I don’t know if the result of the poll was pro- or anti- tomato, but oh boy, most of the comments reflected very strong views on the other constituent ingredients. Clearly breakfasts are things not to be trifled with, but with one eye on my concern over Scotland’s health statistics, the following comment drew a wry smile…

Postscript #2: ‘Scran’, of course, is an old naval term for food, but I never knew until recently that scran spanners refer to cutlery.

Quotes that made me laugh #58

Snaughling! 

A nurse in Clydebank, whose car had been wrecked by a drunk driver in between her 12 hour hospital shifts, was clearly moved by the offers of help that she received. Her comments made me laugh out loud just as I was taking a mouthful of tea. Laugh? I discovered a new word #snaughling

“I’m absolutely stunned, I’ve been greeting trying to wipe my snotters up through a mask from all the support.”

#peoplemakeglasgow #glasgowlife

Postscript: I do know that Clydebank is not in Glasgow! The hashtags are intended as generic for the city and the towns and villages in its wider environs. Please send complaints about their use in this context to AA (An@llyRetentivePedants Anonymous) 

Quotes that made me laugh #57

A nose for a good story… 

Not really a quote, but a newspaper headline:

The quote made me laugh, but the associated article had me in hysterics. It’s a long time since I cried laughing, but the guy’s explanation of the timeline of events really did for me and the hospital’s discharge note finished me completely: “Denies other magnets”.

Well worth a read and it’s here.

Meantime, once I’d stopped laughing, it inspired this…

There once was a man of Verona
Who tried hard to cure Corona
The method he chose
Was a magnetic nose
That gave him a repellant persona!

 

 

 

A limerick a week #177

Parody, litotes and satire

I was too young to be allowed to watch the first series of Monty Python’s Flying Circus when it aired on TV, but I did catch the second and subsequent series.

There was a lot that was pretty average in most of the episodes and I’m convinced that they are now viewed as ground-breaking not because they were laugh-a-minute shows, but because of the open-ended and nonsensical nature of the sketches and the ease with which the occasional really funny parts could be repeated ad nauseum by schoolkids in the country’s playgrounds.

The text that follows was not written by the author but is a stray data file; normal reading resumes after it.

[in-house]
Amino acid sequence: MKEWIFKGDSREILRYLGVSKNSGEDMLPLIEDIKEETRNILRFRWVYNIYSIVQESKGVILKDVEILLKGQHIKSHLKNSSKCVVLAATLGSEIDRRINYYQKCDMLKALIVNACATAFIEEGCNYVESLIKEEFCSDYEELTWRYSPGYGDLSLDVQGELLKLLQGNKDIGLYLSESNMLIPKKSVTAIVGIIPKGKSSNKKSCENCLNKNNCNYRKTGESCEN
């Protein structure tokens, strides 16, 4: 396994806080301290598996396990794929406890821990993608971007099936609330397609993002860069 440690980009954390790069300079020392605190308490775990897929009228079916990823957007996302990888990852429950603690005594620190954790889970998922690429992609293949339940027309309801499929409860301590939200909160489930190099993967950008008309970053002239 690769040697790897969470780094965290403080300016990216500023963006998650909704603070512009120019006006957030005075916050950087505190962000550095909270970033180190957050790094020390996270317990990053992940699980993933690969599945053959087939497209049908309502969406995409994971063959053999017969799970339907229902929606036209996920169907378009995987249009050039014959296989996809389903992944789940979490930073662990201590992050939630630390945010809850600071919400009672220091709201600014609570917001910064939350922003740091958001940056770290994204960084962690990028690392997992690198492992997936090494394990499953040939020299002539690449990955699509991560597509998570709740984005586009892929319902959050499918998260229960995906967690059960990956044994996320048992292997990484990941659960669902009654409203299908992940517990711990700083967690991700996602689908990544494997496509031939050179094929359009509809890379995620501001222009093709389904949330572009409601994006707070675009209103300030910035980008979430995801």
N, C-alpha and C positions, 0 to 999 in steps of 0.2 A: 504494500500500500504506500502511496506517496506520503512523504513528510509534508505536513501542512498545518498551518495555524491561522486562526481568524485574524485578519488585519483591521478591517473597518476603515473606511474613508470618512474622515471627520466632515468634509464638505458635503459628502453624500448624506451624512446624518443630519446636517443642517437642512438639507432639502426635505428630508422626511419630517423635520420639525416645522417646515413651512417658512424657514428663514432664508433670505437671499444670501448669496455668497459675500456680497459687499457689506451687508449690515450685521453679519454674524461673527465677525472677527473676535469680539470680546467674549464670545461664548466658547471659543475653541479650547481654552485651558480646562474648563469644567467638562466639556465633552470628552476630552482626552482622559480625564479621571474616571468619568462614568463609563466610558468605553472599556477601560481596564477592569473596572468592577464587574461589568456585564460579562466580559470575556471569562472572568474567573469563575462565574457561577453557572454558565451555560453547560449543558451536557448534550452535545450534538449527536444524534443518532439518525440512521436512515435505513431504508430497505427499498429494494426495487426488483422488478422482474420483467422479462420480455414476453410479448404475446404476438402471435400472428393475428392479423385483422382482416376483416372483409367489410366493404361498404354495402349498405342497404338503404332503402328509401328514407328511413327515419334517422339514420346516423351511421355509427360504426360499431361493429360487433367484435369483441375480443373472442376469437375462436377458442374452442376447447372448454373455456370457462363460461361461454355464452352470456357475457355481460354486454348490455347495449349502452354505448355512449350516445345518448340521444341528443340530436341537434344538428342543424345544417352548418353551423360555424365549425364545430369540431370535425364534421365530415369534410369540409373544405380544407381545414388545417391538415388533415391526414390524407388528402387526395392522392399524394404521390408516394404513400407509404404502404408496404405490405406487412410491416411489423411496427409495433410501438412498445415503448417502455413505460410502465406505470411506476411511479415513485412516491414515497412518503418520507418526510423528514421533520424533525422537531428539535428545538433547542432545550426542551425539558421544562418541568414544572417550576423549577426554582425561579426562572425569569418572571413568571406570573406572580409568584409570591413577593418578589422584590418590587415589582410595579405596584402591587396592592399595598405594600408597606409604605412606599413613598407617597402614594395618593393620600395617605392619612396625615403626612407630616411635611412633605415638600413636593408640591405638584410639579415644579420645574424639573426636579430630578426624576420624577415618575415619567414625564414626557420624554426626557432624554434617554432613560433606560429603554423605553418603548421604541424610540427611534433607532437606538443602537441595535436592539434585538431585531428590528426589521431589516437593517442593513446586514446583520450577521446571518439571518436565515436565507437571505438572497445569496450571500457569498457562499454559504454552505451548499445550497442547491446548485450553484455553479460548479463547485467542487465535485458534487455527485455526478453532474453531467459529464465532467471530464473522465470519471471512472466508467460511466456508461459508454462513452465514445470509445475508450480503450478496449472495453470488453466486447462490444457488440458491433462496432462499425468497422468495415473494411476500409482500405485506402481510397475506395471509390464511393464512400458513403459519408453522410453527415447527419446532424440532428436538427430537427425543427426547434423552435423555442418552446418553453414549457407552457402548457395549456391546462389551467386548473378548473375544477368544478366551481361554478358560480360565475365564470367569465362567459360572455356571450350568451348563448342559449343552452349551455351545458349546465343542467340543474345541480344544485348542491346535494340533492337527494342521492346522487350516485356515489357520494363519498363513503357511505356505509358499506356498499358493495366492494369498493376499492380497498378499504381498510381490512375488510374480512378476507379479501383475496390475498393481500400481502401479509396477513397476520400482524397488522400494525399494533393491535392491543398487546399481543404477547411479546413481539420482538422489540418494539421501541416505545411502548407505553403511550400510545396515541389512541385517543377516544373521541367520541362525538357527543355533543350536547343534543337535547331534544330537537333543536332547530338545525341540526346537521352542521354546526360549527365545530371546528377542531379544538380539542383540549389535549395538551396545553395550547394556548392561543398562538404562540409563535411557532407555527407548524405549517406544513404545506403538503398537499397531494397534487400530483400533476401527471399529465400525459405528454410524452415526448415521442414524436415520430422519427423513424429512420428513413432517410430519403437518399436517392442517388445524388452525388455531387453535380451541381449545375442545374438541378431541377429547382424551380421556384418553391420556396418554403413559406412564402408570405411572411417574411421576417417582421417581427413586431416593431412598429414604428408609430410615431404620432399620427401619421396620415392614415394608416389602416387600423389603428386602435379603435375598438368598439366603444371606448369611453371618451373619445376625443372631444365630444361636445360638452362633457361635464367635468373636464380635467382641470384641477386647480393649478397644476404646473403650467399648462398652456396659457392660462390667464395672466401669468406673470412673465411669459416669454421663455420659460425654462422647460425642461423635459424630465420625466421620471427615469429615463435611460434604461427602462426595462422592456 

And now Terry Jones has died, becoming the second of the Pythons to have “shuffled off ‘is mortal coil, run down the curtain and joined the bleedin’ choir invisible”.

Terry Jones, the naked organ-meister

Subsequent to the Flying Circus series, Jones’ Ripping Yarns productions (co-written with Michael Palin) were, and remain, a joy to watch and, as an amateur historian, he successfully challenge orthodoxy, writing, for example, about the medieval era that:

A lot of what we assume to be medieval ignorance is, in fact, our own ignorance about the medieval world.

Jones’ Hidden History

He also got to voice the best ever line in any of the Python productions…

better than: It’s only a wafer-thin mint, sir…

better than: Nobody expects the Spanish Inquisition!

better than: Strange women lying in ponds distributing swords is no basis for a system of government.

and even better than: PININ’ for the FJORDS?!?!?!? What kind of talk is that?

’tis simply this: He’s not the Messiah – he’s a very naughty boy.

And here’s the limerick:

There once was a man so imbued
With humour that verged on the lewd
That he took of his clothes
And sat in repose
And played on his organ when nude!

 

A limerick a week #162

Life! Don’t talk to me about life!

Before The Hitchhiker’s Guide to the Galaxy was a novel, film or video game, it was an original radio series and, to my mind, it was better than any of the subsequent adaptations. No-one ever came close to surpassing Peter Jones’ radio narration as The Book or to Stephen Moore’s depressive voicing of Marvin the paranoid android.

The HHGTTG original book cover

Stephen Moore died earlier this month. As someone who remembers the original series and its phenomenal impact, I think his Marvin was the most quotable of characters. I’ve often used the robot’s phrase “Why stop now just when I’m hating it” and occasionally wished I’d had the courage to tell someone “It gives me a headache just trying to think down to your level” or “I wish you’d just tell me instead of trying to engage my enthusiasm”.

Stephen Moore and the TV series’ realisation of Marvin.

(For those that don’t know the Hitchhiker storyline, a human, Arthur Dent, is saved by Ford Prefect, an alien researcher for the Hitchhiker’s Guide to the Galaxy, just before the earth is demolished to make way for an intergalactic highway. In escaping, they become stowaways aboard a Vogon spacecraft. When they are found they are subjected to a recital of Vogon poetry, a form of torture, before being cast into the void, which is where their adventures really start.)

Anyway, to misquote Marvin: “Here I am, brain the size of a planet and they ask me to write a limerick. Call that job satisfaction, ’cause I don’t”.

Farewell to the paranoid android
And the actor that firstly deployed
A robotically aesthetic
Depressed cybernetic,
Now they’re cast to a dark cosmic void!